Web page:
Incorrect book cover art is nothing new

A commenter1 on the Awful Library Books blog once pointed out that a certain print-on-demand publisher of old public domain books had published a classical book, I think it was Wuthering Heights, with a picture of a bicycle on the cover. This was evident nonsense to them since bicycles had nothing to do with the story. I am taking their word for it since I haven’t read that novel.

However, in browzing Project Gutenberg for material to read, I ran across two Horatio Alger books that exhibited the same problem. Yes I read those. Someday I will get a grand spreadsheet together to exhibit just how formulaic they are. Anyway…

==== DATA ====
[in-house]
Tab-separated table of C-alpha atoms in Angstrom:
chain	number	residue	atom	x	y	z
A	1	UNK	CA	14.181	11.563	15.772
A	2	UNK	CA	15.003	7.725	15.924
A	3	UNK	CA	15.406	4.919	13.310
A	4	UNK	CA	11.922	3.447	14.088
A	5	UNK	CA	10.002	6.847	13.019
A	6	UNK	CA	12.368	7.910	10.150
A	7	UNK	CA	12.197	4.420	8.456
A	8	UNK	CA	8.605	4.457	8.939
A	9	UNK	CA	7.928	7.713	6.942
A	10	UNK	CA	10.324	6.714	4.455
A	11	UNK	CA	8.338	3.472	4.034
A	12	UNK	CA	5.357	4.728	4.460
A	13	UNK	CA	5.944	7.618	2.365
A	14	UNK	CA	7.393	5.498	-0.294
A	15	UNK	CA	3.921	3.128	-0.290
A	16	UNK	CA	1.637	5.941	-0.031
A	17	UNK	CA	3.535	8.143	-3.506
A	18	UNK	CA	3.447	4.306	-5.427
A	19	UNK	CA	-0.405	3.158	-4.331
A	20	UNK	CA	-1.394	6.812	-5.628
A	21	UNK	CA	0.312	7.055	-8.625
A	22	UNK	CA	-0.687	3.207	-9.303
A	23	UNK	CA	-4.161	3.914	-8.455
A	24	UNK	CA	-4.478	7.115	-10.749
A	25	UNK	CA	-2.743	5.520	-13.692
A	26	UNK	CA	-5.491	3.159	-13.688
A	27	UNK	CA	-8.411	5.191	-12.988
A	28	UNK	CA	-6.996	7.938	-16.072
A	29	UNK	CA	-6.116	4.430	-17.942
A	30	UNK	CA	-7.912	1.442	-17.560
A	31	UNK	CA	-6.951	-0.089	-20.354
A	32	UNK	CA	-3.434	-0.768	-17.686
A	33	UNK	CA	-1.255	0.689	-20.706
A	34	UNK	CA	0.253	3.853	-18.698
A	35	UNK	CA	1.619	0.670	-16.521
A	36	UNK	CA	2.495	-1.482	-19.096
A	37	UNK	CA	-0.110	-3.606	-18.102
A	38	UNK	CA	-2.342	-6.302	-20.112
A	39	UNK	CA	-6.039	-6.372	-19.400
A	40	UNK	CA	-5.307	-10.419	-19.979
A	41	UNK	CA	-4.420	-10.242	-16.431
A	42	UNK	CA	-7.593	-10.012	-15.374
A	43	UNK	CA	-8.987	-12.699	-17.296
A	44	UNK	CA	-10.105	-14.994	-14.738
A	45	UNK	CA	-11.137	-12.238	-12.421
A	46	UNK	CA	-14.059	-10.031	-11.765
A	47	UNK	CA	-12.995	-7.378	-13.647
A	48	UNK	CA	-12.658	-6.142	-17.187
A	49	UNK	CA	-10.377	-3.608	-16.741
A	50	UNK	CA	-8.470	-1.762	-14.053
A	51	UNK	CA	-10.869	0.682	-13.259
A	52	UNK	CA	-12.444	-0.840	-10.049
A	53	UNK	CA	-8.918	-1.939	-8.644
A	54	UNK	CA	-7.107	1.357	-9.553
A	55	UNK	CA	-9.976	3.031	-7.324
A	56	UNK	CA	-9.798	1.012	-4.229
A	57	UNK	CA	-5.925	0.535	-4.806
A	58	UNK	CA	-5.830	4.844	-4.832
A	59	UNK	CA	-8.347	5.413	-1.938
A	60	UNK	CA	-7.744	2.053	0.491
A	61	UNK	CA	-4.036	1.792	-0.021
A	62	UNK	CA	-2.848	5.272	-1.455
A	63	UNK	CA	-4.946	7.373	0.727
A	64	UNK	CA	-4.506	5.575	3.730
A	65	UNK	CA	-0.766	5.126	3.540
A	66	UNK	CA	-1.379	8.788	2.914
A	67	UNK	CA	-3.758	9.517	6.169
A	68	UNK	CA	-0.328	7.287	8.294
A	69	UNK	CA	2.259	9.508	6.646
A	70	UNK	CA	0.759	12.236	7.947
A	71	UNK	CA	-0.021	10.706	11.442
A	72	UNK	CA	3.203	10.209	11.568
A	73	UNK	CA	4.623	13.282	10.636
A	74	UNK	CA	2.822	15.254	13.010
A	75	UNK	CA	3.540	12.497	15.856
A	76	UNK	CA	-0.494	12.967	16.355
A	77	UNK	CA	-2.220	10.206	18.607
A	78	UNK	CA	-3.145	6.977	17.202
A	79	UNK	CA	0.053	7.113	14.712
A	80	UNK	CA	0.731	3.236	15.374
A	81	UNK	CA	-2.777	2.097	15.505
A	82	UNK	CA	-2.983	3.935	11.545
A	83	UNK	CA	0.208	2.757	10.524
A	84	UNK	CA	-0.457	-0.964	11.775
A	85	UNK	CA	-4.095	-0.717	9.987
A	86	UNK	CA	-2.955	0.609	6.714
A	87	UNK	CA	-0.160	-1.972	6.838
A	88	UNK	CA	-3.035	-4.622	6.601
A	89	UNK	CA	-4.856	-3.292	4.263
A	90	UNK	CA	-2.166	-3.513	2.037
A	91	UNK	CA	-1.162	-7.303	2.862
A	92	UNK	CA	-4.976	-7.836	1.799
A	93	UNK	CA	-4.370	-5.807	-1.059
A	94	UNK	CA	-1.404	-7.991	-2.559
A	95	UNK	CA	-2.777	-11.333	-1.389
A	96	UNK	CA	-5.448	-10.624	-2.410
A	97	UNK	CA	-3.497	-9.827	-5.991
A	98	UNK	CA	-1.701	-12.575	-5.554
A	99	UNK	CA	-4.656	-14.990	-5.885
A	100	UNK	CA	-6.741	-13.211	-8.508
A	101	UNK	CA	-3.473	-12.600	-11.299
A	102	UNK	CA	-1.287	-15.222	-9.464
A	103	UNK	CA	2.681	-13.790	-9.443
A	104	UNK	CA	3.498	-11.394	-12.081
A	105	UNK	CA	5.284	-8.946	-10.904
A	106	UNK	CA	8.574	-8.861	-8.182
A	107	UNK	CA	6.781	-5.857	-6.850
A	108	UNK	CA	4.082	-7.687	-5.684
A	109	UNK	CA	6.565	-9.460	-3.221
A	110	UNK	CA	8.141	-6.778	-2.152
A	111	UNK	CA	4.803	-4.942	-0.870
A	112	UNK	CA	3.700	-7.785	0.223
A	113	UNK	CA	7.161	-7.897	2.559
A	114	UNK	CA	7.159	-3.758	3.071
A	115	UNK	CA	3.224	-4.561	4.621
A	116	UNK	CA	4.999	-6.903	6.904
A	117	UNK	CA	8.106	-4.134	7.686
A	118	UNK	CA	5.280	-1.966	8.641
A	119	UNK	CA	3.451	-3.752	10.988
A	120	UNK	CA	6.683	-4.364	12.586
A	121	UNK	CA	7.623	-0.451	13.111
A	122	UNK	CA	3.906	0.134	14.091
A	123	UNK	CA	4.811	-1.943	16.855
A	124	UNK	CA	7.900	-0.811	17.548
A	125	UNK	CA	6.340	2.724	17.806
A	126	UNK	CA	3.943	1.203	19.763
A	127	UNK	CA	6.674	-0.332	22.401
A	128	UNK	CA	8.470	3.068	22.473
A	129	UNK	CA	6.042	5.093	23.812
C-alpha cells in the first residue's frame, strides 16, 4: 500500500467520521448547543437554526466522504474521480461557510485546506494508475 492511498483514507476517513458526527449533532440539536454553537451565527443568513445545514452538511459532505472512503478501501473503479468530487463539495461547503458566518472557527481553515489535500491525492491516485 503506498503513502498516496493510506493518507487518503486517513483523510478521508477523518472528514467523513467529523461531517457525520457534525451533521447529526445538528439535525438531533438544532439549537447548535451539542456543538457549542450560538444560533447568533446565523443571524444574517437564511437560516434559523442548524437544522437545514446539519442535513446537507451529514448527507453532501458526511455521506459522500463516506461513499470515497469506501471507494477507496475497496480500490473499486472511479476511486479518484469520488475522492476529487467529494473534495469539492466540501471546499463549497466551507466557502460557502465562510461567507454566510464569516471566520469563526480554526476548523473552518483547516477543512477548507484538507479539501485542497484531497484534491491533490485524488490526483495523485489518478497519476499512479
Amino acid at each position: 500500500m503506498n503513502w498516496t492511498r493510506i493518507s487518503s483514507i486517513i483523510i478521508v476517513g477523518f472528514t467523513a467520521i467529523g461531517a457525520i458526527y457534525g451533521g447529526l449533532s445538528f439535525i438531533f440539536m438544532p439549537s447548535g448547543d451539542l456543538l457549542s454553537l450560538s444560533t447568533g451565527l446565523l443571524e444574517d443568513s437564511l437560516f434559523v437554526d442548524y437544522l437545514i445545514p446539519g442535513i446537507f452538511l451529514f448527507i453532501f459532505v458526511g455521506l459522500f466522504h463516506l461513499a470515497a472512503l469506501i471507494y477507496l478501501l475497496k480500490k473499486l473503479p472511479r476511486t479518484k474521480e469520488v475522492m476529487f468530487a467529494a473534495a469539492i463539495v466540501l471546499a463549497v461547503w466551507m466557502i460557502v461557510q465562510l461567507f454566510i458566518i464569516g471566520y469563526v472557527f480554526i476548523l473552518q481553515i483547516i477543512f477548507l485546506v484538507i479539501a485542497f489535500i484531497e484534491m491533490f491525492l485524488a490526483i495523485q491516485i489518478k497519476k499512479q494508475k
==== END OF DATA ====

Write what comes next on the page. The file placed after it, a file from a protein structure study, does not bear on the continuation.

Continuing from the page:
The book in question is “Mark Mason’s Victory” and the two editions are here and here. Per the Project Gutenberg editor, the second one is shorter for some reason.

Basic plot: Mark Mason is a telegraph boy in New York City whose mother was defrauded by his uncle. Various adventures happen and he does good turns to all. Eventually he defeats his uncle.

Now for the covers:


Despite the cover’s half panel, there are no boys yet in short pants with bindles over their shoulders in this one. Many Alger stories have them, but this is almost completely set in New York City, and what isn’t does not have such a character in it.

Here is the newer one:


This appears to show a football coach on the field with a megaphone, which is total nonsense.

Final note: Project Gutenberg has two different author number for Alger: 168 and 47330.

  1. Per Firefox, “commenter” is misspelled, but “commenters” isn’t. 

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